England & Wales, Global Democracy, devolution and governance

What alternatives are we offering?


Image by Piero Di Maria from Pixabay

For local government, as for all of us, these are strange and perplexing times.

Heading in to the General Election there was significant uncertainty around the future direction and momentum of key policy issues such business rates retention, social care and devolution.

These are precisely the challenges around which there has been growing tension between the Government and councils, including Conservative-run councils, for the last few years.

Council leaders are concerned they will not be able to fund a growing social care bill. They feared business rate retention was an insufficient fix for a local government finance system no longer fit for purpose. They want some of the powers and funding the cities have enjoyed in their devolution deals but without some of the governance strings.

The only one of these issues to get any serious consideration in the Conservative manifesto was social care. And we all know how that turned out.

Since the election the uncertainty level has ratcheted up a level or two.

The Department for communities and Local Government (DCLG) has briefed that the rollout of 100% business rate retention is suspended with no current plans for its reintroduction. The 100% retention pilots will continue, as will the fairer funding review, which does not require legislation, and there will be a new consultation published next month.

This is hardly a surprise. There has been limited enthusiasm for this policy since its architect George Osborne left government and the Brexit squeeze on the legislative agenda, combined with the Government’s weak majority, meant no-one expected a revived Local Government Finance Bill to be presented. So, funding joins social care in the consultative long grass.

We have heard little about devolution or reorganisation since the election and it is hard to imagine a government with a slim majority and a packed legislative timetable taking anything very radical on.

On one level this is worrying: issues like social care funding grow more urgent with every passing month and the absence of a plan B on business rates means we cannot be sure how local government will be funded after 2020. That makes sensible planning harder than it should be. Moreover, the immediate impact of these policies stalling is likely to be a re-concentration of decision-making in the DCLG and the Treasury.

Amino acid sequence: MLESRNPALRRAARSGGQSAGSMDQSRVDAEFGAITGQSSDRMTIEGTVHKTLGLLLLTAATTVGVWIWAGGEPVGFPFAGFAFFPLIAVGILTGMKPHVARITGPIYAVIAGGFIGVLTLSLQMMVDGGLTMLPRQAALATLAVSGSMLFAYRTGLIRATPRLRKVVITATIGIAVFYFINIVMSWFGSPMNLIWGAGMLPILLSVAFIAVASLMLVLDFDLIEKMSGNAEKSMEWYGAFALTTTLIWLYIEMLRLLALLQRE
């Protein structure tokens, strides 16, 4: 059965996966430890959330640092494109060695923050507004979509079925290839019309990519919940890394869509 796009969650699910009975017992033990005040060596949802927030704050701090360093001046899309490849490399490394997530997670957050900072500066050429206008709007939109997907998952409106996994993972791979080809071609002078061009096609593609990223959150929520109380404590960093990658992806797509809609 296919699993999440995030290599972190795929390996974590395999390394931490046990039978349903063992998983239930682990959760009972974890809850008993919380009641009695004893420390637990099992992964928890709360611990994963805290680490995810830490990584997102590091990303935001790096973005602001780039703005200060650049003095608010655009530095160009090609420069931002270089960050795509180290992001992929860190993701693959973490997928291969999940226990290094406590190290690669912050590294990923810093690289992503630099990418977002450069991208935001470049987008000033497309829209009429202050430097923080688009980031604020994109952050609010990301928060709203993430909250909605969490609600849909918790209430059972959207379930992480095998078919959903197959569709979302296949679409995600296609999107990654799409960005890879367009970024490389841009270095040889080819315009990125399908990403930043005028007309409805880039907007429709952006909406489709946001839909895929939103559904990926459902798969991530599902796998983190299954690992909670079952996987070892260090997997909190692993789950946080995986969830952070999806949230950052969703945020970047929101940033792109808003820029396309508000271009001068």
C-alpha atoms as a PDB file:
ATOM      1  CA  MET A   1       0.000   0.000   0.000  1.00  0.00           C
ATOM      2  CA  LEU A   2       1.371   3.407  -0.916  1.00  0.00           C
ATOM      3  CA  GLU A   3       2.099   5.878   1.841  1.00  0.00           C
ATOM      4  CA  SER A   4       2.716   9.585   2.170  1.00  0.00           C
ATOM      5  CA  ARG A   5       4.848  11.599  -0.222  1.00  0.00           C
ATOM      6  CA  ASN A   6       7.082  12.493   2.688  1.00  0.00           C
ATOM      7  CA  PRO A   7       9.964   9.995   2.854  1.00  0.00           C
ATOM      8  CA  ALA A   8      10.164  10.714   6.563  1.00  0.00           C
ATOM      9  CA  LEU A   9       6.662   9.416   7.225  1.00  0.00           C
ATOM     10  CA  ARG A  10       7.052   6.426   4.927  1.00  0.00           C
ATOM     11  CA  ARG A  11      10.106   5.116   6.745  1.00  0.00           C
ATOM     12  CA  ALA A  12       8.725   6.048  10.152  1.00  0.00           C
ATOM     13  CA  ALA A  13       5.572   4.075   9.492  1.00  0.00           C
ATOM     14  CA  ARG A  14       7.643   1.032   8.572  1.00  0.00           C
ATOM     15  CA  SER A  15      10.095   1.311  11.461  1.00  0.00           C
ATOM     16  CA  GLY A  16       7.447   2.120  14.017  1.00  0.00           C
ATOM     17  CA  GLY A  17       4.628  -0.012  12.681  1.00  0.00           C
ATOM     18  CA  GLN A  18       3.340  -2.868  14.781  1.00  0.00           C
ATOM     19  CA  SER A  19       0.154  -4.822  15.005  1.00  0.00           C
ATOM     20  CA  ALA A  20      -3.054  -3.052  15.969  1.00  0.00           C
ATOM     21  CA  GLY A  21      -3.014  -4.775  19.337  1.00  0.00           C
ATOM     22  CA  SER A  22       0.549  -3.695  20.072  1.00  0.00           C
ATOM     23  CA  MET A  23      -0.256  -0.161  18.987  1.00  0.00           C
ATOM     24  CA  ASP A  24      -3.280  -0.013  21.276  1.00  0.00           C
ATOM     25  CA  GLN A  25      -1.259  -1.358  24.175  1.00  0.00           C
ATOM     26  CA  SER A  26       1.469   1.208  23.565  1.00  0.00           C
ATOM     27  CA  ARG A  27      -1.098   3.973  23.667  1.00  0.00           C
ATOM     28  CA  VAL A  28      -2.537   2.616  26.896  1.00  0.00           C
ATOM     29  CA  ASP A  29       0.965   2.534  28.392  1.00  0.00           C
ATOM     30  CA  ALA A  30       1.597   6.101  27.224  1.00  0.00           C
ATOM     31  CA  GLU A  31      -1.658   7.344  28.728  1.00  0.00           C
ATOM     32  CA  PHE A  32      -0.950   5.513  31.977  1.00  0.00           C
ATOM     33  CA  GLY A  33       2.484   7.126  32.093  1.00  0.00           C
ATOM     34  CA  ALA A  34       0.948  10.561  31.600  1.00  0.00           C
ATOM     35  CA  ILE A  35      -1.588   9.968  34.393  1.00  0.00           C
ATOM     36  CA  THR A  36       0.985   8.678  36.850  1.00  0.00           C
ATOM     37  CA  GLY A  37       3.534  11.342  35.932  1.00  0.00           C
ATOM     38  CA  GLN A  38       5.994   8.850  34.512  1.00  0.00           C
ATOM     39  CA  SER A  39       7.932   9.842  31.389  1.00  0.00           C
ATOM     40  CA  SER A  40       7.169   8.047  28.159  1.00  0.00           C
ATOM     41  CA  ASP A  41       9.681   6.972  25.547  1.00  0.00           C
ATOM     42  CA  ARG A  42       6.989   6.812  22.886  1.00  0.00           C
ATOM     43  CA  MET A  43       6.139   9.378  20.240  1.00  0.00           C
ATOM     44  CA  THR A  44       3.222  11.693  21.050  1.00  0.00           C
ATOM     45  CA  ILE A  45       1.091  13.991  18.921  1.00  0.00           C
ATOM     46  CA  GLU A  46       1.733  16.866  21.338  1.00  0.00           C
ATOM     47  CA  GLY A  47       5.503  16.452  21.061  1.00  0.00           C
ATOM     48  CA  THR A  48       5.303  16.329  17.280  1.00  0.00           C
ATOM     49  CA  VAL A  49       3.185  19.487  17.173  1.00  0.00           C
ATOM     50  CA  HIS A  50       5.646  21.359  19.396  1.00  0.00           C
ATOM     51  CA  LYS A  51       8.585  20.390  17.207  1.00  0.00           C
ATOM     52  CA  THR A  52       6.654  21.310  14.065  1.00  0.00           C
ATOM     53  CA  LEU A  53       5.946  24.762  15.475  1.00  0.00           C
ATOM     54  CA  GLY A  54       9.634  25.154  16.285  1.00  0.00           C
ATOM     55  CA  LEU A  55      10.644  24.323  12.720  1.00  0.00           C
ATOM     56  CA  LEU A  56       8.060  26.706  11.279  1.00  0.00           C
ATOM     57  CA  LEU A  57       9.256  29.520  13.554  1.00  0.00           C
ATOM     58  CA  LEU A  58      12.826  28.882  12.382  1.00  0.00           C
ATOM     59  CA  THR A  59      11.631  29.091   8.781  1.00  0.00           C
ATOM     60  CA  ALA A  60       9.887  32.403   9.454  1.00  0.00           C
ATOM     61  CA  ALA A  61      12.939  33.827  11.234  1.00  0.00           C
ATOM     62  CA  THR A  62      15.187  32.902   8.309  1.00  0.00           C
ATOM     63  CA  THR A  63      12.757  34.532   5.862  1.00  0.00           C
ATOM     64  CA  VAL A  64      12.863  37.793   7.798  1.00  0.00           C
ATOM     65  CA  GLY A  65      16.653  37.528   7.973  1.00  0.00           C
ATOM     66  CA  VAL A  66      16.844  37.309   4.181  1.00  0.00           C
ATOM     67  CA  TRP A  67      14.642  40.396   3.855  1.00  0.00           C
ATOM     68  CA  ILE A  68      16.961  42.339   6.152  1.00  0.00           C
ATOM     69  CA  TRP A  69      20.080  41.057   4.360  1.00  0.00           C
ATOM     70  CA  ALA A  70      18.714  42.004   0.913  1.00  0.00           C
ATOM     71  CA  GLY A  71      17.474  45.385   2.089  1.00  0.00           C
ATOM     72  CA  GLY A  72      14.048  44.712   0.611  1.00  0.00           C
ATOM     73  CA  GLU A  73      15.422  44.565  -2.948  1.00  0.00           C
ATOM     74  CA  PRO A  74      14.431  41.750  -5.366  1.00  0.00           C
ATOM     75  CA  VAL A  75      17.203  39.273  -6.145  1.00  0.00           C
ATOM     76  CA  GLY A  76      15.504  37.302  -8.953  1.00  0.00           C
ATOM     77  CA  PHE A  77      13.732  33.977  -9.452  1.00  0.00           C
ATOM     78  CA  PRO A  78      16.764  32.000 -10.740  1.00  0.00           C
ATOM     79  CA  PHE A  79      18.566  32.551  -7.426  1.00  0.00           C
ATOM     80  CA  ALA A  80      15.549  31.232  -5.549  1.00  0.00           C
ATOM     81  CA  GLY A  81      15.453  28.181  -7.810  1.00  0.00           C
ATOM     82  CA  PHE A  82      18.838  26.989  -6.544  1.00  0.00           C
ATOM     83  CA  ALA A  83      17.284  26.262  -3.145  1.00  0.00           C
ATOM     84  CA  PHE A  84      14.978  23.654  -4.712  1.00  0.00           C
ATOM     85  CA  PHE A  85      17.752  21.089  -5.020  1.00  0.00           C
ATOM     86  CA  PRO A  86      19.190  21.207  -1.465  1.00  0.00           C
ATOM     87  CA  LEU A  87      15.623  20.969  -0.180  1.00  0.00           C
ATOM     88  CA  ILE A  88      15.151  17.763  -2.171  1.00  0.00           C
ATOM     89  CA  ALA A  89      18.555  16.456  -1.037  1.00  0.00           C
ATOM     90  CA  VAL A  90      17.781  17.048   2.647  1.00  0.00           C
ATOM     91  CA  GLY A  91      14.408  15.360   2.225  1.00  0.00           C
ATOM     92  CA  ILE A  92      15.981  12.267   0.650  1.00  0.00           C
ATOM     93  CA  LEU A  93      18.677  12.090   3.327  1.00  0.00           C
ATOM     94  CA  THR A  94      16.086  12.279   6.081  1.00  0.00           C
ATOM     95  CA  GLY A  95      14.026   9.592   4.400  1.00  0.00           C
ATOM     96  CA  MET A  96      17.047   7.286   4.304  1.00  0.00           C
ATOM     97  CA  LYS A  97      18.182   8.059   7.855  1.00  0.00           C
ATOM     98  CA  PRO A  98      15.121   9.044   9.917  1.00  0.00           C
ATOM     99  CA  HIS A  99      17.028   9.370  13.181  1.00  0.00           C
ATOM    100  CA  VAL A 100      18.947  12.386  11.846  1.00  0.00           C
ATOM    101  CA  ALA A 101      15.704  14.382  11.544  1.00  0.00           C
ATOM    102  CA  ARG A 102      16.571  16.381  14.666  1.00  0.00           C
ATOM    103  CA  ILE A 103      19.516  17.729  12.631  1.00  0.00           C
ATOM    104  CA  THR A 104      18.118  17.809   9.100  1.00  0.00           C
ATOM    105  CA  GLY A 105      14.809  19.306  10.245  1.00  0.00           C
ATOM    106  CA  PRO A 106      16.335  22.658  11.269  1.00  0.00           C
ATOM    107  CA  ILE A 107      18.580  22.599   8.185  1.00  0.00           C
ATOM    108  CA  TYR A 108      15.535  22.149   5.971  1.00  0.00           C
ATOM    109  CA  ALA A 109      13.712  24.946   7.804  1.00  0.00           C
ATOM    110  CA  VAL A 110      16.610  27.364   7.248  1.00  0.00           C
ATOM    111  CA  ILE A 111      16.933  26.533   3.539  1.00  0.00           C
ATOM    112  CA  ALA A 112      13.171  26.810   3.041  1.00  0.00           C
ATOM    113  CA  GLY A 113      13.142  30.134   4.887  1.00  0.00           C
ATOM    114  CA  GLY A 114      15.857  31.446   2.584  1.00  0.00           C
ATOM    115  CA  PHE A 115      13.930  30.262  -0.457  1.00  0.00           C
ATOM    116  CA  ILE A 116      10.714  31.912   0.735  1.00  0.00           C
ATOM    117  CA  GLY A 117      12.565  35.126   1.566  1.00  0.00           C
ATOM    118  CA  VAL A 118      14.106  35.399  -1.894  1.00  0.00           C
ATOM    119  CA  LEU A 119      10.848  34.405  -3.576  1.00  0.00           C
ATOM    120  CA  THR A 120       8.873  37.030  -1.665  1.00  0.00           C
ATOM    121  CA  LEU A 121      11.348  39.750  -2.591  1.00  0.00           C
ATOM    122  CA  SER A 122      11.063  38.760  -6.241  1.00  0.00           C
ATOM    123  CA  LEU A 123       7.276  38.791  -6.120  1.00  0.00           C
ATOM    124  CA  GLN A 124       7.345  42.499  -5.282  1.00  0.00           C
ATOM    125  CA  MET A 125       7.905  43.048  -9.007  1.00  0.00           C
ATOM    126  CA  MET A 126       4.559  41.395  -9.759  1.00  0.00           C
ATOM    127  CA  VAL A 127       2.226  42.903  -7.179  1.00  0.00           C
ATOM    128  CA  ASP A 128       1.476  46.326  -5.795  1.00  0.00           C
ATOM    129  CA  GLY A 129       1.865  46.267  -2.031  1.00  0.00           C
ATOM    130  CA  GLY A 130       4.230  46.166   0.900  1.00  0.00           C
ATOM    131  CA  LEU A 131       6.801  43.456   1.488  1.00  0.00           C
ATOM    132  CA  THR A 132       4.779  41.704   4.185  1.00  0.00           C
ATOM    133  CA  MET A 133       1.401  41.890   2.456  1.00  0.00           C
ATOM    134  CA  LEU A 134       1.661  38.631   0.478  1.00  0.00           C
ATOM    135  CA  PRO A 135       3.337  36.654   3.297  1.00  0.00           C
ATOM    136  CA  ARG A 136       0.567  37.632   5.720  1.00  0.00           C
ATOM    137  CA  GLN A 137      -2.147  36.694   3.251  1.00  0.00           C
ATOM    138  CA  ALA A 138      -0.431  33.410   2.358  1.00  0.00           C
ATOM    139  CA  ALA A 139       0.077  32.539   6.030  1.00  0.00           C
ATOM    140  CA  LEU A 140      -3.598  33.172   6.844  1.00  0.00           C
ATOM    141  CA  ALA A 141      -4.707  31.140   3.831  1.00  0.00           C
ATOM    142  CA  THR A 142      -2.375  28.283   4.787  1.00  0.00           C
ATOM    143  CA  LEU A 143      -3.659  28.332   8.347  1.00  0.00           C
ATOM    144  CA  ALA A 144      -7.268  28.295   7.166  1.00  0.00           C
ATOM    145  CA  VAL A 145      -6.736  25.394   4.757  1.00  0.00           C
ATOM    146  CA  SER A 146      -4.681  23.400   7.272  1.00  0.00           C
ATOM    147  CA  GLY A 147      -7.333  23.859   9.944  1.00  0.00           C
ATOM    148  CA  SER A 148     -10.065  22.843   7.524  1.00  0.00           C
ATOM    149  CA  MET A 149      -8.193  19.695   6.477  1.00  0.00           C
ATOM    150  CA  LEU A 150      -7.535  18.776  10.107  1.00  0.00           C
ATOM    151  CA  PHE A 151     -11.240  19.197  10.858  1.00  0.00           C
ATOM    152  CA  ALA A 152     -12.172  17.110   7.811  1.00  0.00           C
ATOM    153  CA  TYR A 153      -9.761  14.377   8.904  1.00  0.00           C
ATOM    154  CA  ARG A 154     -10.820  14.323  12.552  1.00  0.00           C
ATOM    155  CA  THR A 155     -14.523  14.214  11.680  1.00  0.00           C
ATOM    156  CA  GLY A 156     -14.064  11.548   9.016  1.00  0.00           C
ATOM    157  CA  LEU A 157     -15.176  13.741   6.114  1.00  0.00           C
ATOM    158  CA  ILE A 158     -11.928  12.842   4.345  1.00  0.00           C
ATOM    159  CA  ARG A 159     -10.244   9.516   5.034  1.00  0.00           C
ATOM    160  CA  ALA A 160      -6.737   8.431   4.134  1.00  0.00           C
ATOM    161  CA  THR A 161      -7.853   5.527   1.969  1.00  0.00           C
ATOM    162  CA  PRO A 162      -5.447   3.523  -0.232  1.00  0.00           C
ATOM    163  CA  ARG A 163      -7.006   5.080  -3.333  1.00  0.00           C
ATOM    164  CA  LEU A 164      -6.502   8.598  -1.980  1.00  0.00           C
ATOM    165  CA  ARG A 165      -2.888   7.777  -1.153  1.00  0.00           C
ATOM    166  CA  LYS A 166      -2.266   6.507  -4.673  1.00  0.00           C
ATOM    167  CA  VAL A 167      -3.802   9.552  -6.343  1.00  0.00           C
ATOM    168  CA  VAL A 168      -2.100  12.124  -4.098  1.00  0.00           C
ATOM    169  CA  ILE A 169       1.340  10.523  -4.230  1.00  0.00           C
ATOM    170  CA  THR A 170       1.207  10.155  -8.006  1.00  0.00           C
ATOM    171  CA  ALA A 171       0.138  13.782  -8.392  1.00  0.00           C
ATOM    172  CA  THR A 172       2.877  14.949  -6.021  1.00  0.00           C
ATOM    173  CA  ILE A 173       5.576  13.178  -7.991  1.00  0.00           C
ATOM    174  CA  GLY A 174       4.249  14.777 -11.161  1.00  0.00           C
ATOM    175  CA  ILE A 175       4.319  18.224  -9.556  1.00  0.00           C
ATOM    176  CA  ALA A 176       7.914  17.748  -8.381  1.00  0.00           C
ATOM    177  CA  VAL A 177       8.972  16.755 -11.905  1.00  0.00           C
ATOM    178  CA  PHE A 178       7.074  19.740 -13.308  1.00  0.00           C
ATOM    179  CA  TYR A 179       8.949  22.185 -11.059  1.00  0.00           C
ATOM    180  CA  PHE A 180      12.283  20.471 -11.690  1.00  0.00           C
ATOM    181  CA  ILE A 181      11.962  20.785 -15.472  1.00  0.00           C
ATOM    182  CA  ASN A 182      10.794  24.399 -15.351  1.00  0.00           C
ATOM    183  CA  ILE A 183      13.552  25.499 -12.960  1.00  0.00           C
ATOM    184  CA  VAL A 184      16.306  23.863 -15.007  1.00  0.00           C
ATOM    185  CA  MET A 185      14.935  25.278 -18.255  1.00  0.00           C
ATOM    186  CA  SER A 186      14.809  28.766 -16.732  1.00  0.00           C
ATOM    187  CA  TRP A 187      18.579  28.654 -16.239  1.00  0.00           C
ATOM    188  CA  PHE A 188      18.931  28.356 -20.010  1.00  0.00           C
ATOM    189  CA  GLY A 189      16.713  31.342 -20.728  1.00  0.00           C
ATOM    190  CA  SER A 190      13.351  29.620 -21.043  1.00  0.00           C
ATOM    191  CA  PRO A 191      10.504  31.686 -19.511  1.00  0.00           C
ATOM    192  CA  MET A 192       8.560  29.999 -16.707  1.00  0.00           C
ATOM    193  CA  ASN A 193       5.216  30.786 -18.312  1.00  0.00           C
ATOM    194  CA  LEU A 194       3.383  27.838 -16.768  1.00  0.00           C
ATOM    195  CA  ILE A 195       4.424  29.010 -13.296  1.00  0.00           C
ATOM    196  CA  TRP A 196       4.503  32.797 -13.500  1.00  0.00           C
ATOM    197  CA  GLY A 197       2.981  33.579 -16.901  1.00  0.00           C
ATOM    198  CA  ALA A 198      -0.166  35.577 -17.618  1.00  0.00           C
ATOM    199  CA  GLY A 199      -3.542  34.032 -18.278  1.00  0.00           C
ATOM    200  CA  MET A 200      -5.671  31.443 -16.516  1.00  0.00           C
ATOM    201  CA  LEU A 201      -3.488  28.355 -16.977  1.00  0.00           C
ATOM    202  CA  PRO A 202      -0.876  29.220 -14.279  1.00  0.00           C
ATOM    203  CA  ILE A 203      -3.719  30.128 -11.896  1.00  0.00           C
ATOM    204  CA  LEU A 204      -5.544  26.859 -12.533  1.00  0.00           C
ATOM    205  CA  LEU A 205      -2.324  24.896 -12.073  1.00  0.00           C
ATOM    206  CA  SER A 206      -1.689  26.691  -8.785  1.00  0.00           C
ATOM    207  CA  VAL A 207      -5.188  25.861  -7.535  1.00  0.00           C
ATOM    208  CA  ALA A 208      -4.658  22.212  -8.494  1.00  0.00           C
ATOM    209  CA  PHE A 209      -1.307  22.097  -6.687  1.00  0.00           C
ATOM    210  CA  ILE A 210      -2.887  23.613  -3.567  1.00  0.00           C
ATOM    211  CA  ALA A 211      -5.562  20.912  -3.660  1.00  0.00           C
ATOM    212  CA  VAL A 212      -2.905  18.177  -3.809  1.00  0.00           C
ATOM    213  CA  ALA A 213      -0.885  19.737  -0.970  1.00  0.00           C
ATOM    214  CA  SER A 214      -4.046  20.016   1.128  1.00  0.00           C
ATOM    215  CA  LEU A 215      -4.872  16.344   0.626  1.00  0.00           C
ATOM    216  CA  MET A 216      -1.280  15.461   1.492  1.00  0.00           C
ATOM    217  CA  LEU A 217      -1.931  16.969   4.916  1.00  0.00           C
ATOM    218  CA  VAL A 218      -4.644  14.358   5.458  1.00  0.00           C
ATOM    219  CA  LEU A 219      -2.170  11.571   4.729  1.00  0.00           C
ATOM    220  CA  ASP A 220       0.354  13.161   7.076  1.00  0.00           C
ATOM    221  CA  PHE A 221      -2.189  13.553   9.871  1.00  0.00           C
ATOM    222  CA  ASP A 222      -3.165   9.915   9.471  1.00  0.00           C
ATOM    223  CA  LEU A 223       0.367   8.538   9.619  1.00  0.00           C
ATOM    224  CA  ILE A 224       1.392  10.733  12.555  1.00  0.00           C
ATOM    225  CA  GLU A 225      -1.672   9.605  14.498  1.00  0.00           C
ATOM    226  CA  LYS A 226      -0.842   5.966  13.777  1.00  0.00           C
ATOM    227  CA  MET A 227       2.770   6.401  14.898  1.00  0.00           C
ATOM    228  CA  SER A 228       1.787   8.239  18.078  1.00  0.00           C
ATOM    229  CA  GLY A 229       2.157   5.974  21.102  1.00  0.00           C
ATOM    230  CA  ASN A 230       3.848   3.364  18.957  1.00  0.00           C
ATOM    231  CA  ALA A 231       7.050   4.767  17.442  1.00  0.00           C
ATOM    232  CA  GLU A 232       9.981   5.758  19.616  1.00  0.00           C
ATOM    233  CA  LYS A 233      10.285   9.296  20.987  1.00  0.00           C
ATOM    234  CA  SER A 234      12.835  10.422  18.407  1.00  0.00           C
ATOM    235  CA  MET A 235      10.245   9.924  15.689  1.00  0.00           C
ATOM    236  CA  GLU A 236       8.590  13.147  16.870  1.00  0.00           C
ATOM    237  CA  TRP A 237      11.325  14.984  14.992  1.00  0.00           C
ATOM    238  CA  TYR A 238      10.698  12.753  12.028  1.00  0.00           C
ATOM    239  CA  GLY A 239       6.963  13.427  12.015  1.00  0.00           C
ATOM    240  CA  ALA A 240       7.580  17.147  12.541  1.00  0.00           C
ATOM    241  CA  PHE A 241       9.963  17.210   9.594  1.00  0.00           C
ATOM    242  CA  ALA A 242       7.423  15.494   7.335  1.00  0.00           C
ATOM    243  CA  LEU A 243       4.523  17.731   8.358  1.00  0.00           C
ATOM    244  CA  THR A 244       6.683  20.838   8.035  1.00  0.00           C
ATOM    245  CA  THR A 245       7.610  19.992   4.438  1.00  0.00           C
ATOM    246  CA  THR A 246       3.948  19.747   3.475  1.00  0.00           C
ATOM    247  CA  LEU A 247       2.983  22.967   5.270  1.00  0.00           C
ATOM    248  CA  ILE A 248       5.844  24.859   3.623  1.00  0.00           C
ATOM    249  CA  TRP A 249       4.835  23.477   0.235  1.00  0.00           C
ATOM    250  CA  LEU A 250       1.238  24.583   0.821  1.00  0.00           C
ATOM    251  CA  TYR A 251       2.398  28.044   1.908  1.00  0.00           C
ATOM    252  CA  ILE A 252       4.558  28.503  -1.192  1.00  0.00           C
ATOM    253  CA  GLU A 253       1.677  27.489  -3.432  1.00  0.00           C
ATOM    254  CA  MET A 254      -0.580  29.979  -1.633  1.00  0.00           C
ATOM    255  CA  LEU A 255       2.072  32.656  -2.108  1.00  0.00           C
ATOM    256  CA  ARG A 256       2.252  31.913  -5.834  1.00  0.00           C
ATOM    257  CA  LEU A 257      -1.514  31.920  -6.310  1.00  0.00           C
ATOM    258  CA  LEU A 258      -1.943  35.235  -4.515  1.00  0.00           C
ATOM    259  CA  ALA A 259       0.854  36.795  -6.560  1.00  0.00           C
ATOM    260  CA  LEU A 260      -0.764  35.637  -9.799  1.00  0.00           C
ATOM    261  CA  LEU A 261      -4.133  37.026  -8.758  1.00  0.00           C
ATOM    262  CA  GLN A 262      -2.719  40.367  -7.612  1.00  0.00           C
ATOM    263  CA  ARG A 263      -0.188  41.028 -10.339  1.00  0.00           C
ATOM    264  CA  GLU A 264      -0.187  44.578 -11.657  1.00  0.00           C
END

Perhaps we are looking down the wrong end of the telescope. One feature of this summer’s elections that has dropped out of the popular narrative has been the stark contrast between Conservative fortunes in May and June.

We all know what happened in the General Election, but we should not forget that only six weeks earlier Conservative county councils were re-elected with enhanced mandates. We also saw the first elections for six potentially high profile new metro mayors.

This opens up an interesting new political dynamic. Could this change the balance of power within the central-local relationship?

If local government looks to flex its muscles on the issues it is already unhappy about, will a weakened central government be forced to respond?

What is the potential for councils to work more effectively with their local MPs to form effective lobbying groups, for instance?

In the week of the Local Government Association conference it feels like the right time to think about how local government as a sector responds proactively to those challenges which are not being driven from the centre.

There is still some intellectual heavy lifting to be done. Many in the sector were sceptical about 100% business rate retention for example. But what alternative are we proposing? Two-tier areas disliked the combined authority plus elected mayor model of devolution. But what other ways of providing leadership and accountability were suggested?

Local government is by its nature varied and variable and that is one of its strengths. We should not be looking for single solutions across the whole of local government, but that does not mean we should not be putting forward ideas, coalescing around core principles and identifying points of consensus and difference.

Speaking to policy leads in LGiU member councils across the country, we sense a growing desire for local government to form its own ideas and lead by example rather than wait on Westminster.

I am not suggesting we are somehow going to see a complete upending of the political hierarchy in this country any time soon, or that we will see a smooth transition from national to local leadership.

There is no guarantee local government can begin to drive the agenda. But this is as good a time as any to try.

Jonathan Carr-West is the Chief Executive of LGIU. This article was first published in The Municipal Journal.


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